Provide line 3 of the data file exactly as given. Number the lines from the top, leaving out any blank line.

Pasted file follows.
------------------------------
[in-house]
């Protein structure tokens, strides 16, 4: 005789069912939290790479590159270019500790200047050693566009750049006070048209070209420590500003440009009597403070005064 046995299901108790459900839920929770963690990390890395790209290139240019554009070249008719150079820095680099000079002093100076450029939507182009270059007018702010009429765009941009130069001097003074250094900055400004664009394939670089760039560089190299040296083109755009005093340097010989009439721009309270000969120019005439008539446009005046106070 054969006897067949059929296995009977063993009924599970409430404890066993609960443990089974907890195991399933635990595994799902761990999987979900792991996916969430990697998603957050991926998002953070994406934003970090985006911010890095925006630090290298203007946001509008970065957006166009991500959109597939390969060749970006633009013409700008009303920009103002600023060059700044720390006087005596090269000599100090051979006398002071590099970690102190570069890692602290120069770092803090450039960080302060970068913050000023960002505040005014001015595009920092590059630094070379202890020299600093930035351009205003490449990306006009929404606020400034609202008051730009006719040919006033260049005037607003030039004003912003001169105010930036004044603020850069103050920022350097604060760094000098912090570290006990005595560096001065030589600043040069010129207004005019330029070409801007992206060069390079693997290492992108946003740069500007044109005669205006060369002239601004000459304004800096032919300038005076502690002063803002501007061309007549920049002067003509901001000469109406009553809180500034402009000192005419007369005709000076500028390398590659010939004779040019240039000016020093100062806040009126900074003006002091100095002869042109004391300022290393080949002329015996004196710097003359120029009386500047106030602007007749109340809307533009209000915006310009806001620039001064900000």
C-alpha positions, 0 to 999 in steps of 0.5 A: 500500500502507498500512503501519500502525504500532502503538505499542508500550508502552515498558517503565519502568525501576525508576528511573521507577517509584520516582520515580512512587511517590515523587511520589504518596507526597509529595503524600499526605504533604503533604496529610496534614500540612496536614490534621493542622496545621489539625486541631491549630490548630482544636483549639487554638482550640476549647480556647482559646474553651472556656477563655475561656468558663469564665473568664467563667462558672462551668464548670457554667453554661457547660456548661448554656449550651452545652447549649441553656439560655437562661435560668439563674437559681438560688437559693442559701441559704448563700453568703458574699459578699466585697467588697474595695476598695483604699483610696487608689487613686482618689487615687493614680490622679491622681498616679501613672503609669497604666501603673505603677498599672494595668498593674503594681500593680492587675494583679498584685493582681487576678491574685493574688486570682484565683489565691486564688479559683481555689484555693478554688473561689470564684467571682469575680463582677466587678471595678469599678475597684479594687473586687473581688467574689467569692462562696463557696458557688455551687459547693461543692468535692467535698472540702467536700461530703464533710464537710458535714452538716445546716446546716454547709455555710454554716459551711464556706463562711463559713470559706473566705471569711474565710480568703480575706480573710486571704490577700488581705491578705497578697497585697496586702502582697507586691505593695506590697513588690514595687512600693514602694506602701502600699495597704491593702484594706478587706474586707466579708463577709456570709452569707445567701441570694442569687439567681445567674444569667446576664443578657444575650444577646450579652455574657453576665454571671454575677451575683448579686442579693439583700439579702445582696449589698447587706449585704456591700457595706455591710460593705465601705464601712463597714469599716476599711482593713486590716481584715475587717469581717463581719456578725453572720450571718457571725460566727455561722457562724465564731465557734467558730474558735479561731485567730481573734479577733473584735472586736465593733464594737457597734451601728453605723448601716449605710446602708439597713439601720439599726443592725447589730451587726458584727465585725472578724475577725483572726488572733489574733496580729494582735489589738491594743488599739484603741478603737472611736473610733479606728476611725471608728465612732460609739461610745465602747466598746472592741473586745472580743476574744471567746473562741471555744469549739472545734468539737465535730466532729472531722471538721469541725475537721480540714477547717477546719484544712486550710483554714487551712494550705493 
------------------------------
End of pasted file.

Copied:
C-alpha positions, 0 to 999 in steps of 0.5 A: 500500500502507498500512503501519500502525504500532502503538505499542508500550508502552515498558517503565519502568525501576525508576528511573521507577517509584520516582520515580512512587511517590515523587511520589504518596507526597509529595503524600499526605504533604503533604496529610496534614500540612496536614490534621493542622496545621489539625486541631491549630490548630482544636483549639487554638482550640476549647480556647482559646474553651472556656477563655475561656468558663469564665473568664467563667462558672462551668464548670457554667453554661457547660456548661448554656449550651452545652447549649441553656439560655437562661435560668439563674437559681438560688437559693442559701441559704448563700453568703458574699459578699466585697467588697474595695476598695483604699483610696487608689487613686482618689487615687493614680490622679491622681498616679501613672503609669497604666501603673505603677498599672494595668498593674503594681500593680492587675494583679498584685493582681487576678491574685493574688486570682484565683489565691486564688479559683481555689484555693478554688473561689470564684467571682469575680463582677466587678471595678469599678475597684479594687473586687473581688467574689467569692462562696463557696458557688455551687459547693461543692468535692467535698472540702467536700461530703464533710464537710458535714452538716445546716446546716454547709455555710454554716459551711464556706463562711463559713470559706473566705471569711474565710480568703480575706480573710486571704490577700488581705491578705497578697497585697496586702502582697507586691505593695506590697513588690514595687512600693514602694506602701502600699495597704491593702484594706478587706474586707466579708463577709456570709452569707445567701441570694442569687439567681445567674444569667446576664443578657444575650444577646450579652455574657453576665454571671454575677451575683448579686442579693439583700439579702445582696449589698447587706449585704456591700457595706455591710460593705465601705464601712463597714469599716476599711482593713486590716481584715475587717469581717463581719456578725453572720450571718457571725460566727455561722457562724465564731465557734467558730474558735479561731485567730481573734479577733473584735472586736465593733464594737457597734451601728453605723448601716449605710446602708439597713439601720439599726443592725447589730451587726458584727465585725472578724475577725483572726488572733489574733496580729494582735489589738491594743488599739484603741478603737472611736473610733479606728476611725471608728465612732460609739461610745465602747466598746472592741473586745472580743476574744471567746473562741471555744469549739472545734468539737465535730466532729472531722471538721469541725475537721480540714477547717477546719484544712486550710483554714487551712494550705493 